Update December 26: 2011 is nearly gone and hence, here it is One Year Of Lulz (Part II)
This month I am a little late for the December Cyber Attacks Timeline. In the meantime, I decided to collect on a single table the main Cyber Attacks for this unforgettable year.
In this post I cover the first half (more or less), ranging from January to July 2011. This period has seen the infamous RSA Breach, the huge Sony and Epsilon breaches, the rise and fall of the LulzSec Group and the beginning of the hot summer of Anonymous agsainst the Law Enforcement Agencies and Cyber Contractors. Korea was also affected by a huge breach. The total cost of all the breaches occurred inthis period (computed with Ponemon Institute’s estimates according to which the cost of a single record is around 214$) is more than 25 billion USD.
As usual after the page break you find all the references.
Today some more details about the Citi breach were revealed and it looks like it is not connected with the RSA breach.
The investigation is still in place, but data collected so far show the kind of attack performed is pretty much more “traditional” then a SecureID clonation: the attackers were able to bypass the perimeter security systems by logging on the site reserved for credit card customers (but no one has explained so far how) were they were able to exploit some vulnerabilities on the Home Banking Web Site.
Once inside, they leapfrogged between the accounts of different Citi customers by inserting vari-ous account numbers into a string of text located in the browser’s address bar. The hackers’ code systems automatically repeated this exercise tens of thousands of times — allowing them to capture the confidential private data.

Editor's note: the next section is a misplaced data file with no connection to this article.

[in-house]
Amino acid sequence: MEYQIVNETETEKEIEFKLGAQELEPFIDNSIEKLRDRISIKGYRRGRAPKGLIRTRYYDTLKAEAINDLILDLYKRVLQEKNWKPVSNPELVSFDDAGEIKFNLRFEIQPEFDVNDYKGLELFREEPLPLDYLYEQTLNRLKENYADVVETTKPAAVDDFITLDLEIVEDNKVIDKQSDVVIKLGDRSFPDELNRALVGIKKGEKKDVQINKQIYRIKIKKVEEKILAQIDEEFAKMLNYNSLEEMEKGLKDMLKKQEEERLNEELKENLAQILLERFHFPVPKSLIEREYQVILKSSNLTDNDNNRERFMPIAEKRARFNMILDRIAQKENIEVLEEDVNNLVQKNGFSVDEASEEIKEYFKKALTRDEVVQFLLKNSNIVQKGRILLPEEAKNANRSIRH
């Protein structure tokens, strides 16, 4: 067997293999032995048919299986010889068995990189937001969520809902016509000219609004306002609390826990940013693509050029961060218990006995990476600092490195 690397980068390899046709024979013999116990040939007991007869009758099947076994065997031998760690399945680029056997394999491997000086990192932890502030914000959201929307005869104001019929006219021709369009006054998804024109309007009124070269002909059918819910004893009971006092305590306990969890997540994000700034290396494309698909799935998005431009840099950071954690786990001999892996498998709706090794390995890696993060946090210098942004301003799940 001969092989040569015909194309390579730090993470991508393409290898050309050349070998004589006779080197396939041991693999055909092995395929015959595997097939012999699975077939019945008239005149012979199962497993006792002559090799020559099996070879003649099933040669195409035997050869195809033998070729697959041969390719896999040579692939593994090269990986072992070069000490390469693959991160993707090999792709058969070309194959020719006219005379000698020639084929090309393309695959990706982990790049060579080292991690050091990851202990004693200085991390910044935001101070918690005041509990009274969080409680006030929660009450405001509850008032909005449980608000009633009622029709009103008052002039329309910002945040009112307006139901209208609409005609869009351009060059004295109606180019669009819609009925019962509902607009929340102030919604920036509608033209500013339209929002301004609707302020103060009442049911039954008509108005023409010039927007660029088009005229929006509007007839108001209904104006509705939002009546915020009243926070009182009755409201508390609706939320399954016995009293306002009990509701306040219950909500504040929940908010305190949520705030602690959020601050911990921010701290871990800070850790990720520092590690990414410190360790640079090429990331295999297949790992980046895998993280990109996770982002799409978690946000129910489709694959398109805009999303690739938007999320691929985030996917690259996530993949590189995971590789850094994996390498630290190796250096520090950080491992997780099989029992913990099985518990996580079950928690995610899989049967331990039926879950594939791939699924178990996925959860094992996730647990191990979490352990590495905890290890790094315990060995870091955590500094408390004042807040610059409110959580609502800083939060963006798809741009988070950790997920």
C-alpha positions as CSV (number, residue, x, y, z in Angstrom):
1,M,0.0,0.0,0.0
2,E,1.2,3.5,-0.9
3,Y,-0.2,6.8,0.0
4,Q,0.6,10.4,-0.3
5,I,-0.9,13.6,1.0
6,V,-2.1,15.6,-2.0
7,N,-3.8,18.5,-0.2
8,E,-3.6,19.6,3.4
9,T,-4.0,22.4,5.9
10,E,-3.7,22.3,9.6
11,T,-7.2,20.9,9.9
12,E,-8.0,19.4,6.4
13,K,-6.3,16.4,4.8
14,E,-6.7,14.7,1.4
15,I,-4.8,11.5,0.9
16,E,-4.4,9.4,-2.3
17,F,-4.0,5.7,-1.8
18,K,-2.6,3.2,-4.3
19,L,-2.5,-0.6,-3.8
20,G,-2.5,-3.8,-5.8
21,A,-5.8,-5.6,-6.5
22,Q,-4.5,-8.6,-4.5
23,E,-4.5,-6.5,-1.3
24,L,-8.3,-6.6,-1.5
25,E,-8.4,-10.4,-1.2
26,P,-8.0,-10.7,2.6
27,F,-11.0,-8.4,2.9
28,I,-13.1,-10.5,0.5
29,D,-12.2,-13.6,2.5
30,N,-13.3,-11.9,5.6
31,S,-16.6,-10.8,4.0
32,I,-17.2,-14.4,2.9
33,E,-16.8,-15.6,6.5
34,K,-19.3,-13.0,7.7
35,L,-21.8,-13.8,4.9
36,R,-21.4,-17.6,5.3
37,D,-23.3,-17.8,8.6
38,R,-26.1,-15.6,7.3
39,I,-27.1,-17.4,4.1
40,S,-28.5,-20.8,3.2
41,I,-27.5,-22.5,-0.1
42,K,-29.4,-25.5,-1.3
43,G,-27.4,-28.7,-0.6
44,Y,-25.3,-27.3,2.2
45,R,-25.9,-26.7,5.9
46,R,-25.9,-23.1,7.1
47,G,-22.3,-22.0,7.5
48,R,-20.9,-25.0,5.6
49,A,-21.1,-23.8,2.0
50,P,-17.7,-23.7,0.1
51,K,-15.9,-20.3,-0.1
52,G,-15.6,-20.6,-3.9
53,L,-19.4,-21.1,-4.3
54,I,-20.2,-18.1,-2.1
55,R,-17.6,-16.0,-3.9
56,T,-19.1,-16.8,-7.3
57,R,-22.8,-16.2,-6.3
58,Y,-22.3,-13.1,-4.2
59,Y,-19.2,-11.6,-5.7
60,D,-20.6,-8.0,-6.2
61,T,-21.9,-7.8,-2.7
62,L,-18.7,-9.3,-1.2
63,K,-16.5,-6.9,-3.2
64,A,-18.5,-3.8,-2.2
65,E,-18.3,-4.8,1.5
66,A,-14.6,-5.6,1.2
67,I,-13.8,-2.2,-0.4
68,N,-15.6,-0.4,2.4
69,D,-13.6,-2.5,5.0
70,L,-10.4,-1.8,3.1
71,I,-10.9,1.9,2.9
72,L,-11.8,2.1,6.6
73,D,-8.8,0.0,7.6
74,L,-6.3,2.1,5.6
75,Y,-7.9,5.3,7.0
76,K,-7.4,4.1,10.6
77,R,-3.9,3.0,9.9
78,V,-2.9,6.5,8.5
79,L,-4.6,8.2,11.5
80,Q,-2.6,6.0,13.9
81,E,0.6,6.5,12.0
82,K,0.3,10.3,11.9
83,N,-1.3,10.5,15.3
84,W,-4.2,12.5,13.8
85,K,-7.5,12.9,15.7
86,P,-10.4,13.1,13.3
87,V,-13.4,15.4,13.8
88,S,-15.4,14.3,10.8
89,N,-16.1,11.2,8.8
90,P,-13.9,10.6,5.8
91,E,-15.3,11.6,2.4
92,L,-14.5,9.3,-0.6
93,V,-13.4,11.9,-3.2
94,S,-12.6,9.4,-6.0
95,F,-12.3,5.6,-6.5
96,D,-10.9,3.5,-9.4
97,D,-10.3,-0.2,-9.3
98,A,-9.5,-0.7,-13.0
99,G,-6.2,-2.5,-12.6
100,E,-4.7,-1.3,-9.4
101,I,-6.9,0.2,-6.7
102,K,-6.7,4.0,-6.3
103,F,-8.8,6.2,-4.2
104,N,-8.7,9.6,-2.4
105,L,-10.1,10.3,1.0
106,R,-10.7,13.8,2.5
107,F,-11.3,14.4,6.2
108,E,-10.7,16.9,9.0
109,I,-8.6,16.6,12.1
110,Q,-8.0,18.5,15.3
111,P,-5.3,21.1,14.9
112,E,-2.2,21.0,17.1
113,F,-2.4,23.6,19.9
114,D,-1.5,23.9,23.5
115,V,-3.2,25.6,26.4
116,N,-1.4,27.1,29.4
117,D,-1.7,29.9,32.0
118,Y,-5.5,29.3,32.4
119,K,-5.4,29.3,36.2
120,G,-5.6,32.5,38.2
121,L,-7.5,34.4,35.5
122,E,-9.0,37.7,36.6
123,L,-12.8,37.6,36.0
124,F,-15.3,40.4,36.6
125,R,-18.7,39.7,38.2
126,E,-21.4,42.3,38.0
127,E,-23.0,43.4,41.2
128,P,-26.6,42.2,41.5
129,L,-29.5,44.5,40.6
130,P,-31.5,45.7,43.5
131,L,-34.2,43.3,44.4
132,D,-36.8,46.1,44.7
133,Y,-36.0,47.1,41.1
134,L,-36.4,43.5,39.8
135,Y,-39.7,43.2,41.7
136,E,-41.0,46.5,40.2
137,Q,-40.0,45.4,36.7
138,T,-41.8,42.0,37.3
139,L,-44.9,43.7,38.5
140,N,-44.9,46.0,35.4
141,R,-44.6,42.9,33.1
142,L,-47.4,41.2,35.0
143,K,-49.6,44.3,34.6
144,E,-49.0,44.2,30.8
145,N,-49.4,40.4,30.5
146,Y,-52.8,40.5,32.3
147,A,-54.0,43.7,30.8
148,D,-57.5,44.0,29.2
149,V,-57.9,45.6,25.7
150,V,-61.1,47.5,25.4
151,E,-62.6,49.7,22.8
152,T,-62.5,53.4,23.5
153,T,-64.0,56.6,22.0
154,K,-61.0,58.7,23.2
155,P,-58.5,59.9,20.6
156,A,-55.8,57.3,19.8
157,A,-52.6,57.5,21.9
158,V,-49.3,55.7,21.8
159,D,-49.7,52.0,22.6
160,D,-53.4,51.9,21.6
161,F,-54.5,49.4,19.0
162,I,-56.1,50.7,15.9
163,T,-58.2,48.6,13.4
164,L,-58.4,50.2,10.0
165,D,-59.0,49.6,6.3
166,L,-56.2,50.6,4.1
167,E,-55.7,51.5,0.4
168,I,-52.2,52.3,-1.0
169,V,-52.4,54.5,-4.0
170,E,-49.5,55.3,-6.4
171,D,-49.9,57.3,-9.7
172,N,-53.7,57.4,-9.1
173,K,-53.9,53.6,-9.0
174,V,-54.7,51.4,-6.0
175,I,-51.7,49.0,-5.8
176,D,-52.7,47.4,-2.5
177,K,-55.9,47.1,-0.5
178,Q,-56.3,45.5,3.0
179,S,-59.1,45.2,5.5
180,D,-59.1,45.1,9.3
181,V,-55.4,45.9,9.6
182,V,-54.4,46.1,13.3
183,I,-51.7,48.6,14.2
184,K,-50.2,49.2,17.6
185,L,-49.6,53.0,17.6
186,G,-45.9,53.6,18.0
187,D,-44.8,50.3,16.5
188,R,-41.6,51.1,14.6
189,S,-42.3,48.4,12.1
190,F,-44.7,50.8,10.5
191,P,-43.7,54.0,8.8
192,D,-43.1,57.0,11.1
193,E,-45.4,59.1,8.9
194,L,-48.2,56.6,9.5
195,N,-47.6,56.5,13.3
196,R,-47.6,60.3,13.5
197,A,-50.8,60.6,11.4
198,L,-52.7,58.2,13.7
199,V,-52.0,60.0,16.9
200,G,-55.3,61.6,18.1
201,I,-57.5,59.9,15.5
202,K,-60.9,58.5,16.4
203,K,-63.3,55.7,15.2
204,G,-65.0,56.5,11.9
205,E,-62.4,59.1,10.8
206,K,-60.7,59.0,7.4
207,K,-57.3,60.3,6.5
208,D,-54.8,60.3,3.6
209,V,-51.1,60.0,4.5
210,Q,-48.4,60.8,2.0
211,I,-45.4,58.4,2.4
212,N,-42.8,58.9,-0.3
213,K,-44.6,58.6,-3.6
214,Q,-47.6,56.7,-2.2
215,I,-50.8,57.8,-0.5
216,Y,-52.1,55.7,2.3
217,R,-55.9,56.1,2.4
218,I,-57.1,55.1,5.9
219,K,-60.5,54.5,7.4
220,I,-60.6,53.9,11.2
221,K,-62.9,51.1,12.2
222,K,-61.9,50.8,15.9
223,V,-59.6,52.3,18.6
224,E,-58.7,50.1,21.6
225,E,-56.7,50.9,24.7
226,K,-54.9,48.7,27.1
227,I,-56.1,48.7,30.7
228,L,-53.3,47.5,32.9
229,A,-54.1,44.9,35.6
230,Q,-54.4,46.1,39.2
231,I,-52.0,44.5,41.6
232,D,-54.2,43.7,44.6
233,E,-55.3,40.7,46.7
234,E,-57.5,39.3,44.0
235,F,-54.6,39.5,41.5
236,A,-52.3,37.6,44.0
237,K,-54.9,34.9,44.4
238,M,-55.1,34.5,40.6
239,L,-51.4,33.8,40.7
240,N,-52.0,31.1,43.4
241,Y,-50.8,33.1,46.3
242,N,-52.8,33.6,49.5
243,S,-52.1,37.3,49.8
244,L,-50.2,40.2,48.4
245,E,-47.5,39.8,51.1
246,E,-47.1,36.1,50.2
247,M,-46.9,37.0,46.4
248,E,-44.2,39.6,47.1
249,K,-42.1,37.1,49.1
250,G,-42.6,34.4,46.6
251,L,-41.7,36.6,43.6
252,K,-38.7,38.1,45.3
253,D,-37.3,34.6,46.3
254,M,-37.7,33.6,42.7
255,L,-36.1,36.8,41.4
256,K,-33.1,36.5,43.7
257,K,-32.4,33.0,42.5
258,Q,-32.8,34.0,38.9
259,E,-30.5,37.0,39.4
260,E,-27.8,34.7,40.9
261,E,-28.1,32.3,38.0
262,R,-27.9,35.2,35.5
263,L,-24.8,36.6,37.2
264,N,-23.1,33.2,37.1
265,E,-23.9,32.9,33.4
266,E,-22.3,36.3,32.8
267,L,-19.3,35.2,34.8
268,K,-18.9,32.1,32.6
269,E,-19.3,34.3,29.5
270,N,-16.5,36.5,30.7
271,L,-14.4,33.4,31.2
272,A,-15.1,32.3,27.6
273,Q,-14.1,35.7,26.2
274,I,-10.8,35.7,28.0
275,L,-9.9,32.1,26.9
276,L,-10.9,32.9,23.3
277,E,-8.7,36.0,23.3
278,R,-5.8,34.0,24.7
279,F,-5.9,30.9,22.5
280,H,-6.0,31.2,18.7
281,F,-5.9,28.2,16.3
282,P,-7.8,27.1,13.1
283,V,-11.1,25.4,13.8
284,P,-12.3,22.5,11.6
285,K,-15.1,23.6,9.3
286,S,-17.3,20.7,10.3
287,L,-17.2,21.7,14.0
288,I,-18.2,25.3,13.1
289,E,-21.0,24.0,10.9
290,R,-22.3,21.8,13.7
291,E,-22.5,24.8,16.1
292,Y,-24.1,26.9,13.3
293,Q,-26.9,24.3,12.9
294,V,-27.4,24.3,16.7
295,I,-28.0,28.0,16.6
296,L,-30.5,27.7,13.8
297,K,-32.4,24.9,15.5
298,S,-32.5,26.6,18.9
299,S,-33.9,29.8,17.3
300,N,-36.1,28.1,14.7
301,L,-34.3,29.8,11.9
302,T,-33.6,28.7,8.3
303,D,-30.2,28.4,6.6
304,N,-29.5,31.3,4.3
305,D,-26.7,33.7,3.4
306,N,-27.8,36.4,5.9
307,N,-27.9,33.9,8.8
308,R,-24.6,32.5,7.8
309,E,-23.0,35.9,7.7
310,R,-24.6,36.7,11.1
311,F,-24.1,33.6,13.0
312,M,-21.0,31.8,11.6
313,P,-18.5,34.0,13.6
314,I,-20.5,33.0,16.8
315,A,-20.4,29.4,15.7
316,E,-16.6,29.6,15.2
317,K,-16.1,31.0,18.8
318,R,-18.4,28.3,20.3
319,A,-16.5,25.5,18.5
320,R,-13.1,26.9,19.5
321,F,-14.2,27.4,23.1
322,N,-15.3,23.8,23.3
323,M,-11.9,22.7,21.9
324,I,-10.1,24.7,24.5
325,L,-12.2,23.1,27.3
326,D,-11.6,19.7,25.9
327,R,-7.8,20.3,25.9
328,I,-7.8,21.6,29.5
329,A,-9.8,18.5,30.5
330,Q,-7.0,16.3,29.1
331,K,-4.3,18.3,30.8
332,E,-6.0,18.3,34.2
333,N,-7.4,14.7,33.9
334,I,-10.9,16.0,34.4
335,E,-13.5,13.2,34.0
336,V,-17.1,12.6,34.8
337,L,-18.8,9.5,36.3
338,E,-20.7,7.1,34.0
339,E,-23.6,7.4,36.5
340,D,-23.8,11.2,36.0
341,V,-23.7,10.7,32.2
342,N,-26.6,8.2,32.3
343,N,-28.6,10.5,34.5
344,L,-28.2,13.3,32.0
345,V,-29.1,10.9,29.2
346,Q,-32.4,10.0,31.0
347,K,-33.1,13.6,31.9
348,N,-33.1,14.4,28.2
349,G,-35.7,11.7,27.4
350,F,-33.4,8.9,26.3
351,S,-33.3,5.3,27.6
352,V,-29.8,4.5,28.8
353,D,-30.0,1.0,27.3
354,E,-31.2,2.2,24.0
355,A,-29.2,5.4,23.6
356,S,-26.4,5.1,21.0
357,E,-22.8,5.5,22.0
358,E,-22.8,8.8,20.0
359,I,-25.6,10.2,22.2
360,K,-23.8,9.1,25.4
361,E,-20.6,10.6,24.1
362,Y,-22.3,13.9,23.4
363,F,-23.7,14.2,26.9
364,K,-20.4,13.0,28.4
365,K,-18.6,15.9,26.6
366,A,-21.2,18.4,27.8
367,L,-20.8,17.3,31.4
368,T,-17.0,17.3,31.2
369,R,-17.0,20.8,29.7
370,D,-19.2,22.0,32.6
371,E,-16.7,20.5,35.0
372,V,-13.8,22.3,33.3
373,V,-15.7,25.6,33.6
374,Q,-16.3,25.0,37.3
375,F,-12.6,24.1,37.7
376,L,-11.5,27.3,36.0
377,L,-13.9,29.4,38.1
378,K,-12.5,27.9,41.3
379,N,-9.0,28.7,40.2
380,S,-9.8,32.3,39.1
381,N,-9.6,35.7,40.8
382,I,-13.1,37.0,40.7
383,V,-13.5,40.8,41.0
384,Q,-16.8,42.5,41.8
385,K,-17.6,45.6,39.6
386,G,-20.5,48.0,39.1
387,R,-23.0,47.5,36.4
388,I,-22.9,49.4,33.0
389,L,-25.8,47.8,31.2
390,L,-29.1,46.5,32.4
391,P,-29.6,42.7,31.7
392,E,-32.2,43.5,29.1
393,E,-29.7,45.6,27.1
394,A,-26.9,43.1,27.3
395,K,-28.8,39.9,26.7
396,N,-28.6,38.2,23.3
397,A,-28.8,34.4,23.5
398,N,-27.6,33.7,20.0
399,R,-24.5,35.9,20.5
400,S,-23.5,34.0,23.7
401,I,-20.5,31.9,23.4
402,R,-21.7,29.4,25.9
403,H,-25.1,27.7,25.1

It looks like application and database security is a curse and a bless for the infosec arena. Although not fully mature in my opinion, it is one of the most promising sectors (in which there are grand maneuvers under way by the vendors), but in the same way, application in(security) has been the indirect reasons for several events this year: Sony (in some of the suffered breaches) and Epsilon have been victims of SQL Injection, and if for a moment we forget the breaches (real leading actors of this 2011) and pass to consider malware, we must necessarily mention LizaMoon which has flooded an impressive number of databases all over the world with SQL Injection, infecting more than 1,500,000 URLs.
Unfortunately these kinds of attacks are not simple exercises in style but are often the first stage of more complex Cybercrime operations. If the stolen Data immediately usable (such as Credit Card Numbers and corresponding CVV codes), they are sold in the Black Market Bazaar. In other circumstances, when the stole information is not enough to gain immediate profit, the targets become victims of tailored spear-phishing campaigns (which could potentially last for several years) aimed to gain the missing pieces of the puzzle (read information) necessary to perform the malicious actions.
That is the reasons why, if not already done, Enterprises need to make application security a key foundation for the development of secure business application and services: educating the developers with secure development guidelines, implementing adequate countermeasures with Web Application/Database Firewall, periodically probing the security level of the infrastructure with Vulnerability Assessment and Penetration Test and, last but not least, performing a constant patching.
This corresponds to implement an application oriented modern form of the Deming Cycle, more poetically summarized by the expression “performing Application Housekeeping”.
- Application Security: What’s Next? (paulsparrows.wordpress.com)
- Citigroup Breach and RSA Breach: A Possible Connection? (paulsparrows.wordpress.com)